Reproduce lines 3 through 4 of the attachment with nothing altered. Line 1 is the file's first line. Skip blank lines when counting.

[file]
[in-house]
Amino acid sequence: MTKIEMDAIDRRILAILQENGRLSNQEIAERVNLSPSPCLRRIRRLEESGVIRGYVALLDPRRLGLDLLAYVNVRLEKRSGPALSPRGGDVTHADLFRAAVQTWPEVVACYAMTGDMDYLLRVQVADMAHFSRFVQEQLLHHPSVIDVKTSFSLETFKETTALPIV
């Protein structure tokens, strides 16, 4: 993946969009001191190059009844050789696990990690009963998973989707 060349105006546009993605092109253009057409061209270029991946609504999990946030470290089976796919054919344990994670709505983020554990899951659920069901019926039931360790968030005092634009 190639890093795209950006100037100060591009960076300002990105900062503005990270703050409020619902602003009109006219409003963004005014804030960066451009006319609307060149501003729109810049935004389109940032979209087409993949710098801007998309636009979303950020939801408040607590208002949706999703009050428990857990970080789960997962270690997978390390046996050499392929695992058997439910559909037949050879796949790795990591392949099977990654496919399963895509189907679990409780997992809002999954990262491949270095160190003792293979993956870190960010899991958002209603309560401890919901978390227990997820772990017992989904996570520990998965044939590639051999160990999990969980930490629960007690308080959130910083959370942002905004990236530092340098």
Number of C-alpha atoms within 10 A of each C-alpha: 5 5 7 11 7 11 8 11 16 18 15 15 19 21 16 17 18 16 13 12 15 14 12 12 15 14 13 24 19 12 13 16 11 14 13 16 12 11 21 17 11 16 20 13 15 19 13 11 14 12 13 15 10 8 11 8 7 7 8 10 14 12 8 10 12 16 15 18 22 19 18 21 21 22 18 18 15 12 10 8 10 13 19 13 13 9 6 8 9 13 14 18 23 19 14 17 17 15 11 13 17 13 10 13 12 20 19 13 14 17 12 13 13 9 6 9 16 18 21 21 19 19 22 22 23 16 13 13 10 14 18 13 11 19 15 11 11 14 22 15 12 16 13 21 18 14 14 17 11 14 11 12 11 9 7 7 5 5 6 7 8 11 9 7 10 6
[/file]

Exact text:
């Protein structure tokens, strides 16, 4: 993946969009001191190059009844050789696990990690009963998973989707 060349105006546009993605092109253009057409061209270029991946609504999990946030470290089976796919054919344990994670709505983020554990899951659920069901019926039931360790968030005092634009 190639890093795209950006100037100060591009960076300002990105900062503005990270703050409020619902602003009109006219409003963004005014804030960066451009006319609307060149501003729109810049935004389109940032979209087409993949710098801007998309636009979303950020939801408040607590208002949706999703009050428990857990970080789960997962270690997978390390046996050499392929695992058997439910559909037949050879796949790795990591392949099977990654496919399963895509189907679990409780997992809002999954990262491949270095160190003792293979993956870190960010899991958002209603309560401890919901978390227990997820772990017992989904996570520990998965044939590639051999160990999990969980930490629960007690308080959130910083959370942002905004990236530092340098």
Number of C-alpha atoms within 10 A of each C-alpha: 5 5 7 11 7 11 8 11 16 18 15 15 19 21 16 17 18 16 13 12 15 14 12 12 15 14 13 24 19 12 13 16 11 14 13 16 12 11 21 17 11 16 20 13 15 19 13 11 14 12 13 15 10 8 11 8 7 7 8 10 14 12 8 10 12 16 15 18 22 19 18 21 21 22 18 18 15 12 10 8 10 13 19 13 13 9 6 8 9 13 14 18 23 19 14 17 17 15 11 13 17 13 10 13 12 20 19 13 14 17 12 13 13 9 6 9 16 18 21 21 19 19 22 22 23 16 13 13 10 14 18 13 11 19 15 11 11 14 22 15 12 16 13 21 18 14 14 17 11 14 11 12 11 9 7 7 5 5 6 7 8 11 9 7 10 6